Many of your brands come from Australia. Do you have a special relationship with that country?
No, not really. It all started with bills, the first brand we imported from Australia, through which we met many people and developed good ties. We feel secure working with Australian brands and it is perhaps true for them as well, because they are familiar with our success with bills. I also personally feel that Australian people are kind to us Japanese, so it’s a pleasure to work with them.
In March you opened The Apollo, finding a niche to introduce Greek food to Japan. Was this a challenge?
To be honest, it was a bit of a gamble for us. We received an offer from Tokyu Plaza to bid for the opening of a new restaurant in their Ginza store. Just by chance, at the time we were proceeding our negotiations with The Apollo and I thought it would be a good fit for Ginza. My goal was to introduce a new international culture in the area. But Greek food is still not popular in Japan and there were times when I thought we could fail at it. I invested a lot of time to promote it and many media channels took up to it. I was constantly giving interviews and the expectations were very high. I felt that if I fail with this project, everything we've done until now would be jeopardized. But seeing its success now, I’m reassured that we made the perfect choice.
Which of your brands is your favorite?
It’s a tough choice, but I like bills, mainly because I prefer scheduling business meetings in the mornings over breakfast or brunch. But recently I also like The Apollo very much.
How do you usually spend your days off? Any hobbies?
Work is pleasure for me, so everyday feels like a day off. My wife thinks I'm just enjoying every day. But I'm constantly thinking of expanding my business. I guess I’m a positive workaholic. And I love "tachiyomi" and spending time with my son.
Pancakes, popcorn, burgers and even cotton candy have trended in Tokyo in recent years...what’s the next foreign food to gain popularity?
International food. Spanish, Thai, Vietnamese food, but with a slightly different approach from what we have so far. We're also looking into healthy food, for example, a salad restaurant.
Speaking of hot trends, what’s your take on the inbound marketing as a new business opportunity?
We don't particularly plan anything ahead of the Olympics in terms of inbound-geared business, but we want to look a step further. For example, the government is promoting Cool Japan, but I feel that promoting "otaku" and "takumi" (traditional crafts) is not our strength. I want to promote Japan to the world, starting by heating up Tokyo. If the capital is doing well, other cities will follow too. So I came up with the concept “Hot Tokyo Project.” We want to make Tokyo trendy for everyone and in parallel with other global cities, where people from various nationalities can easily mix and enjoy being together. So what we do now is all connected to this vision. On a smaller scale, we are currently working on promoting American-style backpackers and boutique hotels in Tokyo. That may be suitable for inbound travelers.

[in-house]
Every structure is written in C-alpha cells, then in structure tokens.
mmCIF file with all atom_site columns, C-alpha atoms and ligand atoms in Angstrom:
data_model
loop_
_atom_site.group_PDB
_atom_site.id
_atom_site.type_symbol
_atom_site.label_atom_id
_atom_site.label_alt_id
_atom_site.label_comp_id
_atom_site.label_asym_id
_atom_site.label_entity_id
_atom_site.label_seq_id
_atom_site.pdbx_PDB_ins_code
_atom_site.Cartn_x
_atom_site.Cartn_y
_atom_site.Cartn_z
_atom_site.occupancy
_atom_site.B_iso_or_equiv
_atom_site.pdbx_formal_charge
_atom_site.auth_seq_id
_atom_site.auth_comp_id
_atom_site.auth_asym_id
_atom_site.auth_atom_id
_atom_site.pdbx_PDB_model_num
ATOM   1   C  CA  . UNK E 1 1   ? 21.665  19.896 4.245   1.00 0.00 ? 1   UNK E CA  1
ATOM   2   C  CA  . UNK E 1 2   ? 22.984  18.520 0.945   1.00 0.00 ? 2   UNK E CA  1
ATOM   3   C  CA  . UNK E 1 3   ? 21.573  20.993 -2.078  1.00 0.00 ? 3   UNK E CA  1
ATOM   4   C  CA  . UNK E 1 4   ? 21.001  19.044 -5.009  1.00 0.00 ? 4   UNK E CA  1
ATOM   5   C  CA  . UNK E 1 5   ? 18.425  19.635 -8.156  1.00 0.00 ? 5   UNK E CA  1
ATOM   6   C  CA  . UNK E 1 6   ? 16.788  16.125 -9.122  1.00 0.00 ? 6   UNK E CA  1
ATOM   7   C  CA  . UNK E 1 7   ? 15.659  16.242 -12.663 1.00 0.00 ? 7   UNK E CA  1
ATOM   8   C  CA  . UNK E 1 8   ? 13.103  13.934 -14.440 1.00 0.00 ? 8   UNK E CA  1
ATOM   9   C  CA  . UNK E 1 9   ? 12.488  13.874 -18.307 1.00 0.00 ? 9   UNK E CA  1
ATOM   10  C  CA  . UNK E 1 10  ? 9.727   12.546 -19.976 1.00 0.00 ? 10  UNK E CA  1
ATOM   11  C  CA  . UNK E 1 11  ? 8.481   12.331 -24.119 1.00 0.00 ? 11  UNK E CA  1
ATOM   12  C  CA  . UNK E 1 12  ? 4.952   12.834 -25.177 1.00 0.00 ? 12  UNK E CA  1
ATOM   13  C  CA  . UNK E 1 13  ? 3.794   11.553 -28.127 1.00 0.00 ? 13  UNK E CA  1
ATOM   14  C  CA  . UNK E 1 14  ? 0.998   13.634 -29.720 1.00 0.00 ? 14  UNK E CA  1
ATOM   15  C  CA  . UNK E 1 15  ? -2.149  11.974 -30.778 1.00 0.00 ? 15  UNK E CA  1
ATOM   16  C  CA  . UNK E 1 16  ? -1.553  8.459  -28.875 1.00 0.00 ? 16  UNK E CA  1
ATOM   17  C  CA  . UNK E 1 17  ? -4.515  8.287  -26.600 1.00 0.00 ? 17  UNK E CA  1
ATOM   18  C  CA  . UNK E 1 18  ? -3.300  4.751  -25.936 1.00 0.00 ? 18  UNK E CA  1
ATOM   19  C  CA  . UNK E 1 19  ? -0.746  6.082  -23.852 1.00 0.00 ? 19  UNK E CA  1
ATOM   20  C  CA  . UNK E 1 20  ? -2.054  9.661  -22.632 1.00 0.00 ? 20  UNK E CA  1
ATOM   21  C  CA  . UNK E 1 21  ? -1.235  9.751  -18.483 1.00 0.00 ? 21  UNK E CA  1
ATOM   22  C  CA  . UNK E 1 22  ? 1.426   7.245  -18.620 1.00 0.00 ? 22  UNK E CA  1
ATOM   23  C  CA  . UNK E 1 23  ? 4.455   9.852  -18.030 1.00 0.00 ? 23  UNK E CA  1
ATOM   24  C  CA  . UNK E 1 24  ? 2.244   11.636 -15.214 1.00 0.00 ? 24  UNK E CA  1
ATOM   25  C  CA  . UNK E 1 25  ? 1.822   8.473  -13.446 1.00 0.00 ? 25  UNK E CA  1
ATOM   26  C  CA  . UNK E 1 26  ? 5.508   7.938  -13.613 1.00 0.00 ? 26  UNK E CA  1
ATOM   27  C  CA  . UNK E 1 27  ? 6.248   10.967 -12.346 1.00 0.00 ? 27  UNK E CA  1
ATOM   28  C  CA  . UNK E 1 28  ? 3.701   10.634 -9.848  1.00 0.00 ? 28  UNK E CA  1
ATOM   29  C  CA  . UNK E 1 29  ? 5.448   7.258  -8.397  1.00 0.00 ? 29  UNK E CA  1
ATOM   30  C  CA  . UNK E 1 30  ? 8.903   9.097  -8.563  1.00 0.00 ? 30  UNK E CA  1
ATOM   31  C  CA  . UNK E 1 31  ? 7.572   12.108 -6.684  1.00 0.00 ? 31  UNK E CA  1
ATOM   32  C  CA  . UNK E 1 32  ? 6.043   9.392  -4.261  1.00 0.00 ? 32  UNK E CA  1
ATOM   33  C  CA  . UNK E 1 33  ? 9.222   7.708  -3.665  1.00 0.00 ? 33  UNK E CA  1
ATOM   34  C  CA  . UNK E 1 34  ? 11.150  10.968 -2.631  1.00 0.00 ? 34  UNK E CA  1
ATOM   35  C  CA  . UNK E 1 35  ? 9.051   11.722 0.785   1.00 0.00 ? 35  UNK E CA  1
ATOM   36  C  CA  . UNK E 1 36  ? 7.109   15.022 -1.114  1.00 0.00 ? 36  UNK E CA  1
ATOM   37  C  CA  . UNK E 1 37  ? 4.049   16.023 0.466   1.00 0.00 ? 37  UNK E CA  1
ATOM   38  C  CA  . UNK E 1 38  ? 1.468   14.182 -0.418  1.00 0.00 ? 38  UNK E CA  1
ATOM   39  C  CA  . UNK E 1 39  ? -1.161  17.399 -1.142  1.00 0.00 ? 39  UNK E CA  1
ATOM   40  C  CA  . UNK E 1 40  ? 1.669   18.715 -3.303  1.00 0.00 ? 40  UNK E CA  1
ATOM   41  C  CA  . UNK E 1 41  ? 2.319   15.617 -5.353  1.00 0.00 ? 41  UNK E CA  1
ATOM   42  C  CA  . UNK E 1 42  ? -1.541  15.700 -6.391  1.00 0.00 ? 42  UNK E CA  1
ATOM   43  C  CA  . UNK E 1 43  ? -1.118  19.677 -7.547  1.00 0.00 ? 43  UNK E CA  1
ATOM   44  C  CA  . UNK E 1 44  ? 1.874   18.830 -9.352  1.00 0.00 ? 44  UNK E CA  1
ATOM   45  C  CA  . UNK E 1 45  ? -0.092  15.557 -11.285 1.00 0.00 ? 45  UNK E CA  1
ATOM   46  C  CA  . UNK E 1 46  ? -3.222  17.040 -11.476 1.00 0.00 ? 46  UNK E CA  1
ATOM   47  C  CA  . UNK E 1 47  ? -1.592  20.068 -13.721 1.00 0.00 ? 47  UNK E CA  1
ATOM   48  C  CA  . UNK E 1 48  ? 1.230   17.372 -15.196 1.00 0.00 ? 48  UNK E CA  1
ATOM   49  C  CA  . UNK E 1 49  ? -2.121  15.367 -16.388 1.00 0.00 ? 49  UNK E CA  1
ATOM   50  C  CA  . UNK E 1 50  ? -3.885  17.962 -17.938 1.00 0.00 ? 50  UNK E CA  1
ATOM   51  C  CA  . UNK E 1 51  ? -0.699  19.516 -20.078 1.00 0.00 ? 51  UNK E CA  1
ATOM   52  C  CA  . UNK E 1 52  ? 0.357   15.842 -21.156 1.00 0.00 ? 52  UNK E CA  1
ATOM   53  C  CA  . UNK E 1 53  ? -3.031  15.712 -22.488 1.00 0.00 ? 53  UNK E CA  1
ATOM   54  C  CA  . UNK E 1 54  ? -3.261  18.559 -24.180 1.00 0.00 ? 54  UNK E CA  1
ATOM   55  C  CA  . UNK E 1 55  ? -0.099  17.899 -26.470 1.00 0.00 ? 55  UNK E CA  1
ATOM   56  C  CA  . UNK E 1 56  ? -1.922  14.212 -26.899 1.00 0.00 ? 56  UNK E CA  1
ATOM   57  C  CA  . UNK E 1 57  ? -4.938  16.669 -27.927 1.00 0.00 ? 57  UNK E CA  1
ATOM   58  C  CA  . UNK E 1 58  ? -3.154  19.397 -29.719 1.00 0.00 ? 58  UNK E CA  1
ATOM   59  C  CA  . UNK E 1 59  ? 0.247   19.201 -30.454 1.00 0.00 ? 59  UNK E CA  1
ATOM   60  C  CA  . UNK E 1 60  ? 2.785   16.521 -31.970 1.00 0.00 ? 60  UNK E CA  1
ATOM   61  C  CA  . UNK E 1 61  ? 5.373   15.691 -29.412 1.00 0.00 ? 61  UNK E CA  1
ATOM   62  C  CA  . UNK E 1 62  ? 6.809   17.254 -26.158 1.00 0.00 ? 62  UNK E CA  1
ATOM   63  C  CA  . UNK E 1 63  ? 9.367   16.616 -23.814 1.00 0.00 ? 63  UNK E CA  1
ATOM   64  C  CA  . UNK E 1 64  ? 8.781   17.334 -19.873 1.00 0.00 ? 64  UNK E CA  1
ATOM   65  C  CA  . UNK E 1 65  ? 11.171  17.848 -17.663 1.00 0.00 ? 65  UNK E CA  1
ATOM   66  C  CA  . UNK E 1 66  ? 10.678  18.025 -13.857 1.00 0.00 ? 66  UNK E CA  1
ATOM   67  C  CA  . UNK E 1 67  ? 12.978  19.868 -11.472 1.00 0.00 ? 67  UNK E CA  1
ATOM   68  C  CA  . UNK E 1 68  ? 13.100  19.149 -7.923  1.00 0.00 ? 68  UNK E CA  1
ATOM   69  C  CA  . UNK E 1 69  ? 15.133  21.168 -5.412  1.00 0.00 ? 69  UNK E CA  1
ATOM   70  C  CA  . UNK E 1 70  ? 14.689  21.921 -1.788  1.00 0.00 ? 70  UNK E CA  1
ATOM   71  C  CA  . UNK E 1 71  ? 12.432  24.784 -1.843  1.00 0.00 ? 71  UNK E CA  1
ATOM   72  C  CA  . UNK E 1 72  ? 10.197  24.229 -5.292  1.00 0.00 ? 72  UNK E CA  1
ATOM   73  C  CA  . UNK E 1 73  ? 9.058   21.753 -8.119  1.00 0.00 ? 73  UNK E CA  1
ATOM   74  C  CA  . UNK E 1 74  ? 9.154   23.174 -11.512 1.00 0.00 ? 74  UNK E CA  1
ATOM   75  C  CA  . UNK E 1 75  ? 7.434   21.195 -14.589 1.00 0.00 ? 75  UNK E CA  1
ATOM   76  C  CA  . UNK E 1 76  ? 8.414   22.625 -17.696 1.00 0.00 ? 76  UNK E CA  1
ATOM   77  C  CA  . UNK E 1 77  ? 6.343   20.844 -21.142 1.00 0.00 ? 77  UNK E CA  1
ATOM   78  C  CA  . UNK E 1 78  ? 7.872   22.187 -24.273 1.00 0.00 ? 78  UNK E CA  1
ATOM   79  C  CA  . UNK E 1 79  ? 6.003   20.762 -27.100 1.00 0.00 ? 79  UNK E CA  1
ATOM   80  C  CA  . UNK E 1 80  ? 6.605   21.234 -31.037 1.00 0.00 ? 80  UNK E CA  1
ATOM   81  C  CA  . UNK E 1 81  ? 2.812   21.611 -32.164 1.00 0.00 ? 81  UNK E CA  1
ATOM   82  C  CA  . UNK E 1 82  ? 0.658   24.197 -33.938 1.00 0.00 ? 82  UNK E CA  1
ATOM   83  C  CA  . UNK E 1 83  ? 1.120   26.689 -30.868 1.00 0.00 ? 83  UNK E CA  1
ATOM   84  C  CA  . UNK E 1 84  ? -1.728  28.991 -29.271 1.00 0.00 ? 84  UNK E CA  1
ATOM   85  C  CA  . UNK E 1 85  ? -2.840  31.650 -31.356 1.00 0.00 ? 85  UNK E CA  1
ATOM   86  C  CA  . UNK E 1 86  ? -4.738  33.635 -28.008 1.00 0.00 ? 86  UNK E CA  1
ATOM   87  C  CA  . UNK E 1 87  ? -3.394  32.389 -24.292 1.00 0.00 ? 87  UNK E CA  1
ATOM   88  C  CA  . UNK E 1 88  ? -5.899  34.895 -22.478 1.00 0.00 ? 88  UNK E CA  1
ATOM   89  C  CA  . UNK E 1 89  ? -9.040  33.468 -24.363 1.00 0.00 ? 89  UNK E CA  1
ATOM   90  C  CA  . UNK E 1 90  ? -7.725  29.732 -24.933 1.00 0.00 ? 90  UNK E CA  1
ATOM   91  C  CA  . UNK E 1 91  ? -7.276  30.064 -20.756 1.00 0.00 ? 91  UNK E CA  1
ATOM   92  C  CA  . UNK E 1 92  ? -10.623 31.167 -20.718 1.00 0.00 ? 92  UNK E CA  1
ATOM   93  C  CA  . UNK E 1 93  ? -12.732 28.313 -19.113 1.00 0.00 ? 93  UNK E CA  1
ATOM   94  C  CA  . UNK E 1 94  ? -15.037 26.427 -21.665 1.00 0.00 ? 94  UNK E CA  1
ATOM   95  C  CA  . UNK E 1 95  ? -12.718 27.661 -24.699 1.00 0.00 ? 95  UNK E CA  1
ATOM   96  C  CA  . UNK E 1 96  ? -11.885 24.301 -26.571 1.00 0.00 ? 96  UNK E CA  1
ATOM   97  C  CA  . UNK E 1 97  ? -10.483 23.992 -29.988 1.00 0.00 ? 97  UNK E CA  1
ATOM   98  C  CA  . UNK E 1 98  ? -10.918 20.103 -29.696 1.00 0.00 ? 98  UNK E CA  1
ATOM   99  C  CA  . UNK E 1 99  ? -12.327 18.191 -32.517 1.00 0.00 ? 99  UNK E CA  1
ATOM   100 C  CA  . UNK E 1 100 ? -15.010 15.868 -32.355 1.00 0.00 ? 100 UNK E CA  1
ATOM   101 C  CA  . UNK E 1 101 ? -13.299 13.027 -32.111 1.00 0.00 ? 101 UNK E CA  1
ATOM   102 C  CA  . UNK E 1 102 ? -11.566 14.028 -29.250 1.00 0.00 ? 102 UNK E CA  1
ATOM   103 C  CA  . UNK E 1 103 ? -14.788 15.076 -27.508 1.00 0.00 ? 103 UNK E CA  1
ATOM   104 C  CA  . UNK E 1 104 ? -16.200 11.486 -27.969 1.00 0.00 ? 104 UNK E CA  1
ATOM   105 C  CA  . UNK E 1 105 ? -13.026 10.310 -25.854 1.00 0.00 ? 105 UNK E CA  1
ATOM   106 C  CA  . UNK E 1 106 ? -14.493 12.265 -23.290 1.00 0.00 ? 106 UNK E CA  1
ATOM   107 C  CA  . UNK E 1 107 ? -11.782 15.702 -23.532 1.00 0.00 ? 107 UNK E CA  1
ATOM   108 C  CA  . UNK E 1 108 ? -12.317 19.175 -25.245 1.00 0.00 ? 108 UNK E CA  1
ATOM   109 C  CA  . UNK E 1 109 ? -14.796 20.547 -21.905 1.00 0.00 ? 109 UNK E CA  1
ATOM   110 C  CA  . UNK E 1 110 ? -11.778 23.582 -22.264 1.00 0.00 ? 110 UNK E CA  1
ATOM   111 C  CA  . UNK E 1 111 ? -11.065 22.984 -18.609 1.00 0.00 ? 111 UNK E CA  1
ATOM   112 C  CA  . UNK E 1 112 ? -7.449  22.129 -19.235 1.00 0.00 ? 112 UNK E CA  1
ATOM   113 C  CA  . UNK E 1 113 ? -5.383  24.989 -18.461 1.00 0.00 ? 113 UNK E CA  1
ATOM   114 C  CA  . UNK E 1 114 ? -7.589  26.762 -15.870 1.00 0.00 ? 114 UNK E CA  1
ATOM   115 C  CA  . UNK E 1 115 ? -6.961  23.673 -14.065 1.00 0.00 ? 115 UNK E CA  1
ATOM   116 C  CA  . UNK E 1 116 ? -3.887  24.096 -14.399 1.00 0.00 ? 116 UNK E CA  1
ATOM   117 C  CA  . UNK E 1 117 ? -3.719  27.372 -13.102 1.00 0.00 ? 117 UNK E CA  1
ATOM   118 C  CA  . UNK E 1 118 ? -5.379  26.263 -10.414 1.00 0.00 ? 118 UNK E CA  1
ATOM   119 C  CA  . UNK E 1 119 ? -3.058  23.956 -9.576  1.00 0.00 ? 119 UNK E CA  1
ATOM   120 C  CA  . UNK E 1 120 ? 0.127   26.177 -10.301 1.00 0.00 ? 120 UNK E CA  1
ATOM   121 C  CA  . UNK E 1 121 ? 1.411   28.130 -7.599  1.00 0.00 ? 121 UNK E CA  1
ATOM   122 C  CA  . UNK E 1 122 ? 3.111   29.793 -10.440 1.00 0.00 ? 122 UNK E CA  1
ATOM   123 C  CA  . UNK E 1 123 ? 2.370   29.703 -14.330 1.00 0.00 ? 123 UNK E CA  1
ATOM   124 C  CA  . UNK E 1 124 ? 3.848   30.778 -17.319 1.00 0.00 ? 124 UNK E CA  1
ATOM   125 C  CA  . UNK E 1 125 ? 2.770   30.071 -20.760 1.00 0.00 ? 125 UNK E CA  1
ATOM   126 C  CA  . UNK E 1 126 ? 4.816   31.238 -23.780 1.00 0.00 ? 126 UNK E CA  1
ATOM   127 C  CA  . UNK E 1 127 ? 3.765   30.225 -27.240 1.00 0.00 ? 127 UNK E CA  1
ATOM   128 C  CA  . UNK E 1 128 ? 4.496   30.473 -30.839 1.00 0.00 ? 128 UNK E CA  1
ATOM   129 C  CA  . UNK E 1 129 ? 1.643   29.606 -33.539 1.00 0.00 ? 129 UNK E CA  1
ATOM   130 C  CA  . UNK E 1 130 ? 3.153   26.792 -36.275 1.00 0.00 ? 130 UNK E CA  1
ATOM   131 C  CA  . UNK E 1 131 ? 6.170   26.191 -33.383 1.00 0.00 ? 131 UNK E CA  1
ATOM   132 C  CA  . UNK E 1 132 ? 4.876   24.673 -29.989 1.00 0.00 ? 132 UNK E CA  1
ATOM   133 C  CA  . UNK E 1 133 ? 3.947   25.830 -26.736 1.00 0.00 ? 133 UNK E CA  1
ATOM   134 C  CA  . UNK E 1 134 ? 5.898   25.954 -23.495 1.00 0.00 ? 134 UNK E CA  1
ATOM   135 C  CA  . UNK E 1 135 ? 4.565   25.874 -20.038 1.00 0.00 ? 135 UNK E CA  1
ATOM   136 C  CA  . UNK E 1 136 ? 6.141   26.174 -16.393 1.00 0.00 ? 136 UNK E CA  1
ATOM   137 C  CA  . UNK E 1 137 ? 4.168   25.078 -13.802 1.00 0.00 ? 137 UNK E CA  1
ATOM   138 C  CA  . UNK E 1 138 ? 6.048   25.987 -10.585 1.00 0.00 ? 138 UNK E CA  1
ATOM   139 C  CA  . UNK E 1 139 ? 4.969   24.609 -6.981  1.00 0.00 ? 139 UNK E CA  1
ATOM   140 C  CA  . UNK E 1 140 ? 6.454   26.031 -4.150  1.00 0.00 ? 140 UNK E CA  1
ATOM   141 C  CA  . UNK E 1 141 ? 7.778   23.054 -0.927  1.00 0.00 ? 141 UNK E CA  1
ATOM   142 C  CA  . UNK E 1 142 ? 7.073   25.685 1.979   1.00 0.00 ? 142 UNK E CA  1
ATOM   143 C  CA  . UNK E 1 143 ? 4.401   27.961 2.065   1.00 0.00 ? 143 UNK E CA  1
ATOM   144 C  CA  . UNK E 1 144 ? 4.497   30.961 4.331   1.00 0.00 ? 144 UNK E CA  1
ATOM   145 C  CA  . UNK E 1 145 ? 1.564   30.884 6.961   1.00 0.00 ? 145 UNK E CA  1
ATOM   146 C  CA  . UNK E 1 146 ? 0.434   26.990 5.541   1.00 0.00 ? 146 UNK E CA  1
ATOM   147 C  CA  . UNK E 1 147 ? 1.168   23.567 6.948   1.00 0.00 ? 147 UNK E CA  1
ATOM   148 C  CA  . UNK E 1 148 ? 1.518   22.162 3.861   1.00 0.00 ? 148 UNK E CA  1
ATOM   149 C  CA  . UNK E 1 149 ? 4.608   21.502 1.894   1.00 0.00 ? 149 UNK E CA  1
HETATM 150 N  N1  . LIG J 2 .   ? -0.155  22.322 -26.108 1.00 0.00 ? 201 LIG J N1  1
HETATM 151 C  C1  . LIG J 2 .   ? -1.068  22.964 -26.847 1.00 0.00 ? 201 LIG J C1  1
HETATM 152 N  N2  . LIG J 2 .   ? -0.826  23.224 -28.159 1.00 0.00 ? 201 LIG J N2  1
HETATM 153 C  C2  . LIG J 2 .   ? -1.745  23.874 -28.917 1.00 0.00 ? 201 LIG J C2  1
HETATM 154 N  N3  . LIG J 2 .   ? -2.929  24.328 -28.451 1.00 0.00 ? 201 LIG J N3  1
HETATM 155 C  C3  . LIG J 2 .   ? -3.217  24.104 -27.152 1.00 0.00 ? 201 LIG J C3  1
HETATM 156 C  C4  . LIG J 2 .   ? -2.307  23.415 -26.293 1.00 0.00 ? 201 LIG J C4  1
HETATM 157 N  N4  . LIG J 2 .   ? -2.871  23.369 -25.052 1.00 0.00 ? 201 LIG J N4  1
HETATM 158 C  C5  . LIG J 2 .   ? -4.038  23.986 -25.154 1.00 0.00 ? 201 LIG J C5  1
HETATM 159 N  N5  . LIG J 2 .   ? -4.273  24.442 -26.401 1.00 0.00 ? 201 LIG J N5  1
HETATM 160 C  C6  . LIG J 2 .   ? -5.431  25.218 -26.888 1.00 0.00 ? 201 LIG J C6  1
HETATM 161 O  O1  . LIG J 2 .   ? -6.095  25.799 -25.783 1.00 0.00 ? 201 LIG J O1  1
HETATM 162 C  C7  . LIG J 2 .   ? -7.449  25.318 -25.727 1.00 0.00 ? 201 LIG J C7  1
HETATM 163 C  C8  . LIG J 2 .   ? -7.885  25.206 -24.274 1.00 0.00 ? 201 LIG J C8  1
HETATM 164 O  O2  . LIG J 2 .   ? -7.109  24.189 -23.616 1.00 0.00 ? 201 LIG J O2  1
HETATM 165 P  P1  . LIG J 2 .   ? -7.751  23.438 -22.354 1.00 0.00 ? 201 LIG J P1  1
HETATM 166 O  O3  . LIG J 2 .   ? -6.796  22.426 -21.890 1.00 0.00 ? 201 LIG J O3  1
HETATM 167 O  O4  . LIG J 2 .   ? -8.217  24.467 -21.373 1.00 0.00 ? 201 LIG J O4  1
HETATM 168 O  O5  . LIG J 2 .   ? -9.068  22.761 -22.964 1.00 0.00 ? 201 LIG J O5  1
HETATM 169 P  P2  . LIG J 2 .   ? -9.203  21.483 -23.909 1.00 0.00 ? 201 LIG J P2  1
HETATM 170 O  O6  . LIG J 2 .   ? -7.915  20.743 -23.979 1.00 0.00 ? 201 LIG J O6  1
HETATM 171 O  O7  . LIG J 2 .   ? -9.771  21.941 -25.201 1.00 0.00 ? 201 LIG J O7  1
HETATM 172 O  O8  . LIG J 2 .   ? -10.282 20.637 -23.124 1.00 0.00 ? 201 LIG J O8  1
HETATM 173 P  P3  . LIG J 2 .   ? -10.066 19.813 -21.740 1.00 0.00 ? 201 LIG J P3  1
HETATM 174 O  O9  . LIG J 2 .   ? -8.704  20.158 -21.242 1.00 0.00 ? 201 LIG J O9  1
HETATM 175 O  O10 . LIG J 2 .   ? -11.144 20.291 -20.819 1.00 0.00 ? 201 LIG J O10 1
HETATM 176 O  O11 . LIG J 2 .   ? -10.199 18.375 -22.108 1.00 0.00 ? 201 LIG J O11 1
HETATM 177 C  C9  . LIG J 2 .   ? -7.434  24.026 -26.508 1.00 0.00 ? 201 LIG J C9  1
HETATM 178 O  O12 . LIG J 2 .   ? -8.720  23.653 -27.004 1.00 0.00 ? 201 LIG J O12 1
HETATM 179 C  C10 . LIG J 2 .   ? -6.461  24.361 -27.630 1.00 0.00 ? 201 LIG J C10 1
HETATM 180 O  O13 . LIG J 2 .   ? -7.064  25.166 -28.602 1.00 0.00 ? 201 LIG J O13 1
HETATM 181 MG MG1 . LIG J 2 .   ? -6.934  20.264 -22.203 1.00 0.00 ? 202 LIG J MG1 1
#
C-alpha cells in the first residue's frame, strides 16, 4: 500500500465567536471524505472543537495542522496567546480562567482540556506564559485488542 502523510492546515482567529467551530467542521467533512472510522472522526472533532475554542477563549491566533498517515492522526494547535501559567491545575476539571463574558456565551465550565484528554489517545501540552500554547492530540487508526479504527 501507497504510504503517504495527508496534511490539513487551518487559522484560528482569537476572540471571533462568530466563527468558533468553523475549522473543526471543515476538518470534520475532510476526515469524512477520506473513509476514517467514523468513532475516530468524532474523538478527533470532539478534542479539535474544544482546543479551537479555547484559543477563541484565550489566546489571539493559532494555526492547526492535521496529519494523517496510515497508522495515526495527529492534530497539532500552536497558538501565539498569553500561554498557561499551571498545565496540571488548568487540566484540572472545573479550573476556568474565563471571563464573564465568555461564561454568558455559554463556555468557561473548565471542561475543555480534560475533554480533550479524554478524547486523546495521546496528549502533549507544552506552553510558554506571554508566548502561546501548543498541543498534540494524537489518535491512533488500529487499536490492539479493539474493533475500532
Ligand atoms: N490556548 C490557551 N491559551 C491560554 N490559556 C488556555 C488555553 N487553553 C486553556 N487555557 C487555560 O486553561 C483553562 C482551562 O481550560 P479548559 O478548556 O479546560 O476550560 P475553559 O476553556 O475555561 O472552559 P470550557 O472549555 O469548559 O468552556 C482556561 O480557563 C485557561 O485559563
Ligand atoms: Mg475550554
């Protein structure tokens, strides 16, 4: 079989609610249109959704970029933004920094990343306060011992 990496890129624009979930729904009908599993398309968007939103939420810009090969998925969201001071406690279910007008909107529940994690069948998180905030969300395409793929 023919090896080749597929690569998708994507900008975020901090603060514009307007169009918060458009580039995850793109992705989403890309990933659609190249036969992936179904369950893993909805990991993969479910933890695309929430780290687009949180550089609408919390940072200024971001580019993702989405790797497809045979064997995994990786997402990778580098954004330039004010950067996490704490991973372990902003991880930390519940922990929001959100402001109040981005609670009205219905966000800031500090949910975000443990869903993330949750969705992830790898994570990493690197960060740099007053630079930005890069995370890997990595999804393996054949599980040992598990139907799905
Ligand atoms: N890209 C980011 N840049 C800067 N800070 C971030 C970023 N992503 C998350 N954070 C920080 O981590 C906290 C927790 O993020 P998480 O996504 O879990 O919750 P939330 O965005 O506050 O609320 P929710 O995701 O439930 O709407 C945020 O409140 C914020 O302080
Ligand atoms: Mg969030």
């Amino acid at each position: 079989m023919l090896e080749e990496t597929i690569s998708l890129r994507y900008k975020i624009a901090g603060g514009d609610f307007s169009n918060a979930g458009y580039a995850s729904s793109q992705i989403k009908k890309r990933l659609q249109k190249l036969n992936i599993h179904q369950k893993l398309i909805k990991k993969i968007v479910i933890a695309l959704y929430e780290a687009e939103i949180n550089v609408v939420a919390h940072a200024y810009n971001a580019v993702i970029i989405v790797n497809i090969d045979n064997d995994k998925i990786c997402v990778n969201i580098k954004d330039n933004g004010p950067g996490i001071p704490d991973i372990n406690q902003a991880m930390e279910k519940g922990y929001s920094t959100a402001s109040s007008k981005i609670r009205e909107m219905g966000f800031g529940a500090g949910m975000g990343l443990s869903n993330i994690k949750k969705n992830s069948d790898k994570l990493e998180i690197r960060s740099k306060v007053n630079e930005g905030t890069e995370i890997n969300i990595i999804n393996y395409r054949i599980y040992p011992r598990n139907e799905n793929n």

You seem quite close with your staff and definitely not a typical Japanese CEO. What type of leader are you striving to be?
All these folks here think I’m their friend, often forgetting I’m actually their boss (laughs). I think that it’s very important to build a staff that you can rely on 100% and inspire them to work to the best of their potential. Our company has over 2,000 employees, including part-timers. I always try to see things from their perspective and put myself in their shoes, creating a good working environment. We have internal futsal teams, golf competitions and other events. I think communication within the company is very important. If I can use myself as an example for others to follow and manage to train, say, three others to work in my steps, then we produce three times more of what we are doing now.
What advice would you give someone thinking of following your steps or starting their own business?
Work as a team. If you can't do something by yourself, find a person who has the ability to back you up and turn your weakness to strength. Don’t lose time on trying to perfect yourself. Find a person who does well what you can’t and work together.
There are three most important concepts in business: luck, connection and sense. You have to work hard to turn these three concepts into a good luck, good connections and good sense. If you already have an established connection, work hard to make it better. Pay respect to the people you are involved with. Take extra time to write them a letter, for example. Work hard on improving your sense, too. Research what's good in your field. Go to fashionable places, countries, cities. Speed is also very important. If you have an idea, work for it right away. Last but not least, be passionate about what you're doing.© Japan Today